Neuromodulation for migraine treatment: An overview

How neuromodulation devices treat migraine and who should try these alternative therapies

Neuromodulation devices are advanced medical tools that can enhance or suppress the activity of the nervous system. Research has found this technology may be effective in reducing migraine attacks and cluster headaches. Learn more about neuromodulation works and who should use this alternative treatment option.

How neuromodulation works

Neuromodulation works via a device that uses electrical currents or magnets to modulate signaling activity that occurs in the brain. Some of these devices can stop attacks that are already underway, while others are used preventatively. “They all work differently but the rationale is that they’re modulating the activity of the nerve pathways,” Dr. Rashmi Halker Singh, an assistant professor of neurology at the Mayo Clinic, has told the AMF.

These devices are sometimes called stimulators, although they often turn down brain activity rather than stimulate it. Neuromodulation devices can be electrical, temperature-altering, or magnetic. While they can be portable, some require surgical placement. Right now there are a few neuromodulation devices that the FDA has approved for headache. The agency labels each of them as “minimal risk.” This means there are no known or expected significant side effects to occur with use.

Who is best suited for this type of treatment?

Neuromodulation devices are attractive alternatives for people living with migraine. It’s hard to predict which patients will be most responsive to the devices, but it’s a reasonable option for those who have health issues or conditions that prevent them from taking medications or tolerability issues with medications, or who are worried about medication overuse headache. “The currently available drug treatments for migraine and cluster have the potential for side effects that are prohibitive for some patients,” Dr. Halker Singh says, citing how difficult it can be for some patients to take pills consistently.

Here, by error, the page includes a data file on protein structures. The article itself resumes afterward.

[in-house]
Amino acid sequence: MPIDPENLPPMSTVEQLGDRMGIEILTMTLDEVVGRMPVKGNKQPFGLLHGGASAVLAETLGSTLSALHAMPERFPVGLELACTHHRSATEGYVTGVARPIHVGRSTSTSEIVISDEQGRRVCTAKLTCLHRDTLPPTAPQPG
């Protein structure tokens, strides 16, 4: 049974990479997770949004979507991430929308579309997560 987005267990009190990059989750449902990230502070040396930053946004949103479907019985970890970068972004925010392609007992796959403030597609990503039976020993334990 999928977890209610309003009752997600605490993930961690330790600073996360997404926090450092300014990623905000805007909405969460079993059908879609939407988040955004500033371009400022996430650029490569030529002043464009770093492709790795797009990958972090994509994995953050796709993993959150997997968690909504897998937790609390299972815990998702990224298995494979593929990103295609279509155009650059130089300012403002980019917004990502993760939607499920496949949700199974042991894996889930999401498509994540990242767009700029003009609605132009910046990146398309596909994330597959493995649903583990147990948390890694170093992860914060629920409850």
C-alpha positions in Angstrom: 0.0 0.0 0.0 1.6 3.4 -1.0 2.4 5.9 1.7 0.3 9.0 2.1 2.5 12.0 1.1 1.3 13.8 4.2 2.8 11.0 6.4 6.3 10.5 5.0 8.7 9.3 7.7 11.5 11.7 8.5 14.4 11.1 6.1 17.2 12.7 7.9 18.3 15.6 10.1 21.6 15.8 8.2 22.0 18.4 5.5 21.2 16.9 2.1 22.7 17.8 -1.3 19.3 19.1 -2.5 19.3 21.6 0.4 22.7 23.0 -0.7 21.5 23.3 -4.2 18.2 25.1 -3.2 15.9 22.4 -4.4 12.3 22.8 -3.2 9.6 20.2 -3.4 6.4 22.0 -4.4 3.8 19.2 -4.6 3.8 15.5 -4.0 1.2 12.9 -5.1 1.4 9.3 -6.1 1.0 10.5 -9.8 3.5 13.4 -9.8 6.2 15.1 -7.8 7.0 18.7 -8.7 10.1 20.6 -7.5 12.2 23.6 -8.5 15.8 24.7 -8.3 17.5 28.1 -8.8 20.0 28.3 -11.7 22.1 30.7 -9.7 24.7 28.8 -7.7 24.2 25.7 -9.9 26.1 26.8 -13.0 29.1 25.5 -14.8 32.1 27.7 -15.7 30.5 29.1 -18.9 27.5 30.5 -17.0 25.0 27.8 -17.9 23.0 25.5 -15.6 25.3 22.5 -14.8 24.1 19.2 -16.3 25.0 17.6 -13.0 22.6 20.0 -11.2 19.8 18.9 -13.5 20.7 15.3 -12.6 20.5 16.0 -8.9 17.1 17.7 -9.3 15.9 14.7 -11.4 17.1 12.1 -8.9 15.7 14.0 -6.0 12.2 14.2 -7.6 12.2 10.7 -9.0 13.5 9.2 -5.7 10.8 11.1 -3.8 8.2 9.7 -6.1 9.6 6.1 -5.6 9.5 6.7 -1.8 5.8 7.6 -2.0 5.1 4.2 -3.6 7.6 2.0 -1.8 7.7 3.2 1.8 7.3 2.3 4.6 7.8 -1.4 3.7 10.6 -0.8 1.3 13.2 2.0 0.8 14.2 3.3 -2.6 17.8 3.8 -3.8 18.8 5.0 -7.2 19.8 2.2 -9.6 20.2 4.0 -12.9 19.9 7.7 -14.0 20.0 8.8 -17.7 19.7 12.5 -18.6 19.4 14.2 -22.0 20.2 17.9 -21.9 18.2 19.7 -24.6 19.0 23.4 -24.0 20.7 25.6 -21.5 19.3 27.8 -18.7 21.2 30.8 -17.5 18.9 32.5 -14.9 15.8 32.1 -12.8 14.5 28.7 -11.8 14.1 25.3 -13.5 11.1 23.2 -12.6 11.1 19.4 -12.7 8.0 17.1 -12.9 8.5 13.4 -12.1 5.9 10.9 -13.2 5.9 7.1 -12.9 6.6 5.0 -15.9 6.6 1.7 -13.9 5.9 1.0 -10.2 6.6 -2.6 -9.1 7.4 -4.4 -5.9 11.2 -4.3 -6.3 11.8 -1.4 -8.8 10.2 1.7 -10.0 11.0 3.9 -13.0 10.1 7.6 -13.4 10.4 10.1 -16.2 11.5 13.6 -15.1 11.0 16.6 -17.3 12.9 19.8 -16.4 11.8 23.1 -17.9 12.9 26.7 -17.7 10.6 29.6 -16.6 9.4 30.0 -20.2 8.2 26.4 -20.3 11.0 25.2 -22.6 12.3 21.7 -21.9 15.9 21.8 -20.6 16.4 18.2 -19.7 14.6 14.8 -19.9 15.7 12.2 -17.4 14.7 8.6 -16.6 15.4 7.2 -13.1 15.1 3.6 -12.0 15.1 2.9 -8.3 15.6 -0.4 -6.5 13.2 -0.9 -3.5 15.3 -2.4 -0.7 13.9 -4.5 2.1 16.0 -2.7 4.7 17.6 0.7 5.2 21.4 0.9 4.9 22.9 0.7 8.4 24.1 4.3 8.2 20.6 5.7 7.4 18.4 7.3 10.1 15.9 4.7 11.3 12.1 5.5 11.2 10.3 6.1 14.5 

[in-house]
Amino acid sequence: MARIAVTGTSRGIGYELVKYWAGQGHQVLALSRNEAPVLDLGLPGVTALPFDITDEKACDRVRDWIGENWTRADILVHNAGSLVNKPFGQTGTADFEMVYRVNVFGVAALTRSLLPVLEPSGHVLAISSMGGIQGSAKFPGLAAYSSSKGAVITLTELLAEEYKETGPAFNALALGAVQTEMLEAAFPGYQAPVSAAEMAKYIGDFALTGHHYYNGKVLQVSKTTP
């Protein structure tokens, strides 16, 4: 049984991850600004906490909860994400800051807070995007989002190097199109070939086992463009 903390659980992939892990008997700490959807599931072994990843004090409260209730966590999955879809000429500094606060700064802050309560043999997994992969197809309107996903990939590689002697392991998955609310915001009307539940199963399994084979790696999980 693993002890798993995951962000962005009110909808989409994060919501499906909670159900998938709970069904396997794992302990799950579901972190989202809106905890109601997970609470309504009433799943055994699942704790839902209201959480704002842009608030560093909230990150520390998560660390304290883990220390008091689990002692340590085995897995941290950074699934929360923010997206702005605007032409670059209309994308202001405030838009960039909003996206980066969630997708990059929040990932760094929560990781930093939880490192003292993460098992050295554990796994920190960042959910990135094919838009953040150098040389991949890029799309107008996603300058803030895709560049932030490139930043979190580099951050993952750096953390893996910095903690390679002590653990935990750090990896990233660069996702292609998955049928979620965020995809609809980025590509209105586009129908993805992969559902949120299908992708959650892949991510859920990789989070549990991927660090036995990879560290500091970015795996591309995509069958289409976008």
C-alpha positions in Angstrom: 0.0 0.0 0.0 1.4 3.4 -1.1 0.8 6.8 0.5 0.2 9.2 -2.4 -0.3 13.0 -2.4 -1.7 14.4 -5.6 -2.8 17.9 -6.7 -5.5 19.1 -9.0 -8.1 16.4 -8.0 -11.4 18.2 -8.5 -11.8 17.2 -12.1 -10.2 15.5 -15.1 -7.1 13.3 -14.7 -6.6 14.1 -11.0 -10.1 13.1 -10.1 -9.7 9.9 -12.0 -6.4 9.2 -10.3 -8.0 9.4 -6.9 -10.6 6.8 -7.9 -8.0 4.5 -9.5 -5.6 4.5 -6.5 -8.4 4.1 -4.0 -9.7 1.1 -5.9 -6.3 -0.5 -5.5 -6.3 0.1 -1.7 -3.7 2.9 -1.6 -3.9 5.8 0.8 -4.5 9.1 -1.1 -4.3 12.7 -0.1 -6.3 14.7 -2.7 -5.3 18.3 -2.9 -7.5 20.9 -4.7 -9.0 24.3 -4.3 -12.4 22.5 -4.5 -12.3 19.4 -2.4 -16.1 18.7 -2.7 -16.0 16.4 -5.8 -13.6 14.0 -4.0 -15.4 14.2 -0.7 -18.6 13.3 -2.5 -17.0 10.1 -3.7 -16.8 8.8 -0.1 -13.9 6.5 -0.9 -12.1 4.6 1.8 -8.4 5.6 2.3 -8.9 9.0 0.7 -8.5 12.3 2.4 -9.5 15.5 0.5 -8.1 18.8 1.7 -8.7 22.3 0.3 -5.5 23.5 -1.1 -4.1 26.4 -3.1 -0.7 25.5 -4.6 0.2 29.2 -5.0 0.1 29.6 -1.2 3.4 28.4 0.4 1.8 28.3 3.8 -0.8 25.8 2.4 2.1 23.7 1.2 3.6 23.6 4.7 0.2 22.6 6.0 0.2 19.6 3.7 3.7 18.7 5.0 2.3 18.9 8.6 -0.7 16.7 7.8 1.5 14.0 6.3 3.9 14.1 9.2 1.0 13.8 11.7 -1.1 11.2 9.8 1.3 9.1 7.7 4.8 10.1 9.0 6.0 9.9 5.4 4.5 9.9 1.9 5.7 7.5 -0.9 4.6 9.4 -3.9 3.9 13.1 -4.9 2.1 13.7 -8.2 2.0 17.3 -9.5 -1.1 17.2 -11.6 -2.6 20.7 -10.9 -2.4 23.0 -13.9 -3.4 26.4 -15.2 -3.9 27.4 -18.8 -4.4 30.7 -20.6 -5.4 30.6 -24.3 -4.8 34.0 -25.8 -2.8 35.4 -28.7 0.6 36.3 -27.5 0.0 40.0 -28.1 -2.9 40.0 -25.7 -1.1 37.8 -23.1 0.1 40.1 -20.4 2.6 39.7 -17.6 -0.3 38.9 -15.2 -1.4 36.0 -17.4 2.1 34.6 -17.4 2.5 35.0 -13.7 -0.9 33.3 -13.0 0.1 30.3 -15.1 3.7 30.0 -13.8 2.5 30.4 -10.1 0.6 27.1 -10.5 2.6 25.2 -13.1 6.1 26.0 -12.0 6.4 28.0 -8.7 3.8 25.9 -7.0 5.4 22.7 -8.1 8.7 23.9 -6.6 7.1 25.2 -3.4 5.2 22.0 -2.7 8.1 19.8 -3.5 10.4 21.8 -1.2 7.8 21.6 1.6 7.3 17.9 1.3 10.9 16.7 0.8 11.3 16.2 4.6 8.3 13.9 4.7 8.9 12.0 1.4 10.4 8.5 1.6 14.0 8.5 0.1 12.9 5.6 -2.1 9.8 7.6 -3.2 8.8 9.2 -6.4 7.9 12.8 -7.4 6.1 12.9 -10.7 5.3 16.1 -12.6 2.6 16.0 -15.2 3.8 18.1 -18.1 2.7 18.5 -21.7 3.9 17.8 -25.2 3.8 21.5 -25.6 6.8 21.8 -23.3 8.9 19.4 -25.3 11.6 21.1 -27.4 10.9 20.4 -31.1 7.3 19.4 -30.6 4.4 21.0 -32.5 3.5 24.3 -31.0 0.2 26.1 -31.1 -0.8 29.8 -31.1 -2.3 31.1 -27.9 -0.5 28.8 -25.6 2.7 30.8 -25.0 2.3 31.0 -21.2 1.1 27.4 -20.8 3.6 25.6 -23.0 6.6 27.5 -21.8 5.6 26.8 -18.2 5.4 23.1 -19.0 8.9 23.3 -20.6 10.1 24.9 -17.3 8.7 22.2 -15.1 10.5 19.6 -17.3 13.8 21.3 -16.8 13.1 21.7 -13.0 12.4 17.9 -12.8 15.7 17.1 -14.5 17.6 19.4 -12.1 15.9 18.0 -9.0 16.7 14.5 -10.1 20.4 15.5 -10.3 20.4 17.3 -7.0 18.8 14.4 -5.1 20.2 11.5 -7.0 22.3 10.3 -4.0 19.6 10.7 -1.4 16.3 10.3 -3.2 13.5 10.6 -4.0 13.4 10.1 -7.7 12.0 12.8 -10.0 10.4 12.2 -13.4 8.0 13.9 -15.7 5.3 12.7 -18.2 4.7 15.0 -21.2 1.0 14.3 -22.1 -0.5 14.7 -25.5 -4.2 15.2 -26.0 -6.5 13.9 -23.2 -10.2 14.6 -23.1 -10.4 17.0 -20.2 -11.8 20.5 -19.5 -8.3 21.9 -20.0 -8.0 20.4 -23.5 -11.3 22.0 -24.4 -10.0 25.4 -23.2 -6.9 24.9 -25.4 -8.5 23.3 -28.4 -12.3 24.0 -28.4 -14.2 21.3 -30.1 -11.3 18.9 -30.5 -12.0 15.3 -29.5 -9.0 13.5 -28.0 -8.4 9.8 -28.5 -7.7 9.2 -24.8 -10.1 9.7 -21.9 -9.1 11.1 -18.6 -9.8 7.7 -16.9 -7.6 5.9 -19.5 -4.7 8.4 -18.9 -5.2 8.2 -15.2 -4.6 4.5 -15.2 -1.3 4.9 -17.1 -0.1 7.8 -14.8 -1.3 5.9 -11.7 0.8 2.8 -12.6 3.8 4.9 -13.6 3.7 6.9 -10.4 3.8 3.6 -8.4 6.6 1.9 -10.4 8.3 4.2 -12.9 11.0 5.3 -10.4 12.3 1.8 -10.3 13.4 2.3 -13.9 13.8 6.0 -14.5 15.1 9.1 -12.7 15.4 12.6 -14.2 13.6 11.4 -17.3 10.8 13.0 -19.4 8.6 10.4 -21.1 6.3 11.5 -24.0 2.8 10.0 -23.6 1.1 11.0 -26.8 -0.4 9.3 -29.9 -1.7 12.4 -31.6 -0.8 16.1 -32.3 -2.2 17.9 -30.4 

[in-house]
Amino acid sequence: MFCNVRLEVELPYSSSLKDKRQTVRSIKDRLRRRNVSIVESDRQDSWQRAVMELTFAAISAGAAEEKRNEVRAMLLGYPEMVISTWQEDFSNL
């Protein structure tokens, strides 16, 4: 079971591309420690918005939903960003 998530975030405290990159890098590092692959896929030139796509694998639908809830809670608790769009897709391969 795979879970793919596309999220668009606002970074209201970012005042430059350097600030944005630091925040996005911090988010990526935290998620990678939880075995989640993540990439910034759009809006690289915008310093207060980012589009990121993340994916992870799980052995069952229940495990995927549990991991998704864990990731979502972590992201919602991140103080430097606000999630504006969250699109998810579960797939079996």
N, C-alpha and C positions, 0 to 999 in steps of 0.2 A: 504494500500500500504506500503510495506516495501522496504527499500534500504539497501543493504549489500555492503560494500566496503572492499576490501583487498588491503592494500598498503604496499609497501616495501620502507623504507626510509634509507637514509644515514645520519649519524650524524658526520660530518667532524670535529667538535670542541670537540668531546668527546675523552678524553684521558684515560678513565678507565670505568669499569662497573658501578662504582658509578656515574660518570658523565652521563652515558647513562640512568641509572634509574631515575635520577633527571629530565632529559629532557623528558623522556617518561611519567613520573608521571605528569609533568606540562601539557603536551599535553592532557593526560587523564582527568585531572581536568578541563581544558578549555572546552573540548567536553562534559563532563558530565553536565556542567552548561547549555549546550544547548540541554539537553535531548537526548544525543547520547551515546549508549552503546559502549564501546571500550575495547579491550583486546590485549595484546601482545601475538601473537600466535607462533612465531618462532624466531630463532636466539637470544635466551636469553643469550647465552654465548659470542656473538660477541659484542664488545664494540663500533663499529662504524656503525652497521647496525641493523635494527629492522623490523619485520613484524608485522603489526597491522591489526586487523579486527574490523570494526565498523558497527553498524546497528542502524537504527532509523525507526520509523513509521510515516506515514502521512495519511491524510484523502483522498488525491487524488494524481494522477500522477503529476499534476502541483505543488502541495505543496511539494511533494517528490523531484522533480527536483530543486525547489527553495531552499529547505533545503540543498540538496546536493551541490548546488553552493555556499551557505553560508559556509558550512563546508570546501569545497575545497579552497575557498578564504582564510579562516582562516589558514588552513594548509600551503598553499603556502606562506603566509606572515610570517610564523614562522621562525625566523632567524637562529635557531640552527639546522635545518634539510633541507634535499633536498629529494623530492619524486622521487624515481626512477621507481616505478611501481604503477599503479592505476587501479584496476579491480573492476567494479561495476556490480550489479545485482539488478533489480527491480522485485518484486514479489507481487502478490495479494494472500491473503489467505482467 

“If you had a device that could terminate a migraine attack without a drug, why wouldn’t you try that first, if it didn’t have side effects?” Dr. Stewart Tepper, professor of neurology at the Geisel School of Medicine at Dartmouth and director of the Dartmouth Headache Center told the AMF. “If you had a device that you could turn on twice a day, or three times a day, and prevent your migraine or cluster headaches without a drug, why wouldn’t you want to do that before you took a daily medication, or before you came in every three months to get Botox?”

While these new treatments are not yet common, Dr. Tepper hopes that changes. “At this juncture, a lot of specialists who take care of headaches have no experience with these treatments at all because they came out of the pain area. But that doesn’t mean the use of these devices is very hard—it’s not. And that doesn’t mean they are not effective—they are,” he said.

While the technology has proven to be effective for some with migraine, neuromodulation may be cost-prohibitive for many patients. “We need to develop [neuromodulation devices], but we also need to make them accessible to patients,” Dr. Halker said. Making these devices more accessible will not just provide more treatment options for people with migraine. It will also incentivize researchers and manufacturers to develop more neuromodulation devices as an alternative to pharmacological medications.

Consulting with a headache specialist about your individual situation is the best way to decide whether to try a new treatment method like a neuromodulation device. Find a headache specialist close to you using our Find a Doctor search tool, or learn more about other treatment options in our resource library.